Are you recession ready?
Most Americans are not.
How Recession Ready Are You?
47 percent of respondents said that either they would cover the expense by borrowing or selling something, or they would not be able to come up with the $400 at all.
His article cites more statistics making the same point.
Financial impotence goes by other names: financial fragility, financial insecurity, financial distress. But whatever you call it, the evidence strongly indicates that either a sizable minority or a slim majority of Americans are on thin ice financially. How thin? A 2014 Bankrate survey, echoing the Fed’s data, found that only 38 percent of Americans would cover a $1,000 emergency-room visit or $500 car repair with money they’d saved. Two reports published last year by the Pew Charitable Trusts found, respectively, that 55 percent of households didn’t have enough liquid savings to replace a month’s worth of lost income, and that of the 56 percent of people who said they’d worried about their finances in the previous year, 71 percent were concerned about having enough money to cover everyday expenses. A similar study conducted by Annamaria Lusardi of George Washington University, Peter Tufano of Oxford, and Daniel Schneider, then of Princeton, asked individuals whether they could “come up with” $2,000 within 30 days for an unanticipated expense. They found that slightly more than one-quarter could not, and another 19 percent could do so only if they pawned possessions or took out payday loans. The conclusion: Nearly half of American adults are “financially fragile” and “living very close to the financial edge.” Yet another analysis, this one led by Jacob Hacker of Yale, measured the number of households that had lost a quarter or more of their “available income” in a given year—income minus medical expenses and interest on debt—and found that in each year from 2001 to 2012, at least one in five had suffered such a loss and couldn’t compensate by digging into savings.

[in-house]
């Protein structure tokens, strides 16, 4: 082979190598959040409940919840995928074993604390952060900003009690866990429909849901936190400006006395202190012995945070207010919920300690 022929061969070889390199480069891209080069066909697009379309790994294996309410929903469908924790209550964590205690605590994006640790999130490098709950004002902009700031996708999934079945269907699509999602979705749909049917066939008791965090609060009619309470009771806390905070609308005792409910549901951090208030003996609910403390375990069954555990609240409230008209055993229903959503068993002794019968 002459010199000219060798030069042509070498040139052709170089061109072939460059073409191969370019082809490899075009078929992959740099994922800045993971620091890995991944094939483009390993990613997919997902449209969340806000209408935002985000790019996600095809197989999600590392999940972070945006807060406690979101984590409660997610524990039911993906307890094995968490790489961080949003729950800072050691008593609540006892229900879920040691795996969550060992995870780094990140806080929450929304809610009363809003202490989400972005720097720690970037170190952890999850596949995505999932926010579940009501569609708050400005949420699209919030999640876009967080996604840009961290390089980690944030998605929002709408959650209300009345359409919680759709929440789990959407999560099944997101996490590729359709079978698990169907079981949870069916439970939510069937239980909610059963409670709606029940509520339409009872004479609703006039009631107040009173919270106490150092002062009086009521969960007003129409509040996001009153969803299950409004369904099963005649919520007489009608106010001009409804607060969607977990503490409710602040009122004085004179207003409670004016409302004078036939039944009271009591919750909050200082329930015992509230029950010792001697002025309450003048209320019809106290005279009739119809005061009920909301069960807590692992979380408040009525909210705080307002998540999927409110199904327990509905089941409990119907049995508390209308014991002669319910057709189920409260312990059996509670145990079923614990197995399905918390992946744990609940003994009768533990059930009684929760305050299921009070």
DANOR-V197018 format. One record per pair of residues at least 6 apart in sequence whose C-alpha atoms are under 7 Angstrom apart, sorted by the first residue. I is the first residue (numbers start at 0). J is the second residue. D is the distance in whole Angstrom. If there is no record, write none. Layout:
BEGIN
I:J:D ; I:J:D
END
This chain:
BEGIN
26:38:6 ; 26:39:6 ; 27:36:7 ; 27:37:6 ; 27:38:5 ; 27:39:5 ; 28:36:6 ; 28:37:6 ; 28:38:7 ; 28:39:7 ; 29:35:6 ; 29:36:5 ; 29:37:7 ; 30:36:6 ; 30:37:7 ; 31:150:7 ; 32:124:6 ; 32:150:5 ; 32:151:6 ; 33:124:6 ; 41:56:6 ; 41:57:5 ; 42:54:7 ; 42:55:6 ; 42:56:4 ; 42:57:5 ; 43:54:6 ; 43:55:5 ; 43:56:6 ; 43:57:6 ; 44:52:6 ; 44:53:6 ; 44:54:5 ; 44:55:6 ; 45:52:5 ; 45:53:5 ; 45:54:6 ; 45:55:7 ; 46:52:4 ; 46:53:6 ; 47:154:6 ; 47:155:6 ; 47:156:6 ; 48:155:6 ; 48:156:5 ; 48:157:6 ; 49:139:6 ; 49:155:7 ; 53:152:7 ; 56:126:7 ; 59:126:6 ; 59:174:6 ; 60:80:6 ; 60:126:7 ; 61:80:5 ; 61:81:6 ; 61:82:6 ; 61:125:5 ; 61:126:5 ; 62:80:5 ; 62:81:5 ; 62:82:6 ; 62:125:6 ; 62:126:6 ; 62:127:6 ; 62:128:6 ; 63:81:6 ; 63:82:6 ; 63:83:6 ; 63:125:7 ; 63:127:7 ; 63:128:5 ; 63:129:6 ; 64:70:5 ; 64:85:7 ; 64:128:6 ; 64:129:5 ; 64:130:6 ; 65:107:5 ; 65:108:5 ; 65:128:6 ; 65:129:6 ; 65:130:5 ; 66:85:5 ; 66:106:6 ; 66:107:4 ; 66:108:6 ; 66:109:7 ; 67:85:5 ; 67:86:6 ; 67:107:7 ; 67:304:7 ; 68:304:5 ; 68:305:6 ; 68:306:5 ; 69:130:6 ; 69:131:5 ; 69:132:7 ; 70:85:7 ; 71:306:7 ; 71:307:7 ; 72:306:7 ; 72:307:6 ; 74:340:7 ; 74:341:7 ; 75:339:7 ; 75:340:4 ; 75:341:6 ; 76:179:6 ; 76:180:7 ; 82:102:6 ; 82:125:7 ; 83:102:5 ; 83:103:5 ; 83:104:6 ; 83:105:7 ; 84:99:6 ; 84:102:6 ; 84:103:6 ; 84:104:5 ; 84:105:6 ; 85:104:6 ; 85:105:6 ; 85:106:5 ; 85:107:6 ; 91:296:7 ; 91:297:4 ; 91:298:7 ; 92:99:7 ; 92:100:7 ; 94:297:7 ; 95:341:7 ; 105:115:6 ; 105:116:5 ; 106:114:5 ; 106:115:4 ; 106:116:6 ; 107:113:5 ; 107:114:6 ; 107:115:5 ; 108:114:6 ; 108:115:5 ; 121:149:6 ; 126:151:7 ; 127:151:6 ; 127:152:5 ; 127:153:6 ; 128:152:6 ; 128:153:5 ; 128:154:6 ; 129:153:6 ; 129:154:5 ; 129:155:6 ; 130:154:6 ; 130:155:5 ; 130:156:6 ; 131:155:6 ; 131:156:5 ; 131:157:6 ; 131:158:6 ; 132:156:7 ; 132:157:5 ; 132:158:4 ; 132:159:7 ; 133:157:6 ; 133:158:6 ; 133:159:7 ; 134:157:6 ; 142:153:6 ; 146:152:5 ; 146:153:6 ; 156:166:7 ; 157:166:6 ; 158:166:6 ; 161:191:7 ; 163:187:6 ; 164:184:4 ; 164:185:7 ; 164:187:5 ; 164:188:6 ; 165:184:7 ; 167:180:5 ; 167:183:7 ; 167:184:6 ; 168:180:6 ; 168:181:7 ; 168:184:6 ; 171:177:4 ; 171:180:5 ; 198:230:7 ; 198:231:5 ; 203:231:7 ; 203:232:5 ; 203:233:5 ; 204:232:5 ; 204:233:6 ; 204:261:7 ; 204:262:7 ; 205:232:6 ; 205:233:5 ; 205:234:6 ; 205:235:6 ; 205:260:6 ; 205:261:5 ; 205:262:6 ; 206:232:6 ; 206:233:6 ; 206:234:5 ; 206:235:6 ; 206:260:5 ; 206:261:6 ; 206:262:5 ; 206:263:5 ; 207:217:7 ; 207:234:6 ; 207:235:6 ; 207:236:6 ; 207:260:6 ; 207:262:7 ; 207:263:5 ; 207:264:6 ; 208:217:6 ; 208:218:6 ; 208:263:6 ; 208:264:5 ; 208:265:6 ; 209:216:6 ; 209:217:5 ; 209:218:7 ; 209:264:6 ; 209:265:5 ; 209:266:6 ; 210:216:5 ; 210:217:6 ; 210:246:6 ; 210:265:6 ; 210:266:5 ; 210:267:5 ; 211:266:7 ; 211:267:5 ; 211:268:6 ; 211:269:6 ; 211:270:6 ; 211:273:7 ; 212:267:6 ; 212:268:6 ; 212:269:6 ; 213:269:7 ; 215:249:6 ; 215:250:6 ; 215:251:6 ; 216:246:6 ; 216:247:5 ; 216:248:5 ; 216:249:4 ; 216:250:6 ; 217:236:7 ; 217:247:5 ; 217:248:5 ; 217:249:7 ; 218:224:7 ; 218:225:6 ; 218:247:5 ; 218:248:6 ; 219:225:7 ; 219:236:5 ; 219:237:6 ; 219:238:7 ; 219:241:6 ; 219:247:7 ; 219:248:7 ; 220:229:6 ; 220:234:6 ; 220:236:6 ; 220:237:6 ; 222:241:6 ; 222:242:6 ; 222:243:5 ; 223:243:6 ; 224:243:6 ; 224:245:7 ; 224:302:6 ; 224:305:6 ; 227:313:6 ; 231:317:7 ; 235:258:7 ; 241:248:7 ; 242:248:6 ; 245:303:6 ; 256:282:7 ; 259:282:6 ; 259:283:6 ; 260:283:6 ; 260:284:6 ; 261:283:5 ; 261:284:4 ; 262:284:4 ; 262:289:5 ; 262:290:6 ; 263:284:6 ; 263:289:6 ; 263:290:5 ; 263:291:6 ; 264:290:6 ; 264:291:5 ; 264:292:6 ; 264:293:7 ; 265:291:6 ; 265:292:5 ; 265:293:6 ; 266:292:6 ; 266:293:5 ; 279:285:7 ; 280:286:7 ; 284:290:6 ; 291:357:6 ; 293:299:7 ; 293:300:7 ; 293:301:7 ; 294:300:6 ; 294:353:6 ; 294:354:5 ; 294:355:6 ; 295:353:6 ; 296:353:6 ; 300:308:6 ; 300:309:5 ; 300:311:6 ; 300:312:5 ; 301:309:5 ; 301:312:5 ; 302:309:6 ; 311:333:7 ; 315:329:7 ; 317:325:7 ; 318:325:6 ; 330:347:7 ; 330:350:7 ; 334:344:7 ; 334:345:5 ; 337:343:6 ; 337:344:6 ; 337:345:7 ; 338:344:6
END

This fits what I see in my practice.
It relates to another statistic in his story, 65% of Americans are financially illiterate.
Over half of 401(k) accounts have loans taken out against them.
We listen to the spiel from the gal human resources has in to explain it, and sign up.
It is a good deal. If it is money you can afford to save.
“Buy now, pay later” has replaced delayed gratification.
When I was growing up, and I am in the baby boomer demographic, we were taught to save for what we wanted, then buy it. That has been gone for a while.
You can check my student loan blog for my rants about raising a generation to borrow piles of money that they have no real understanding on how to pay back.
What would it take to put you in a financial hole?
More on this next week.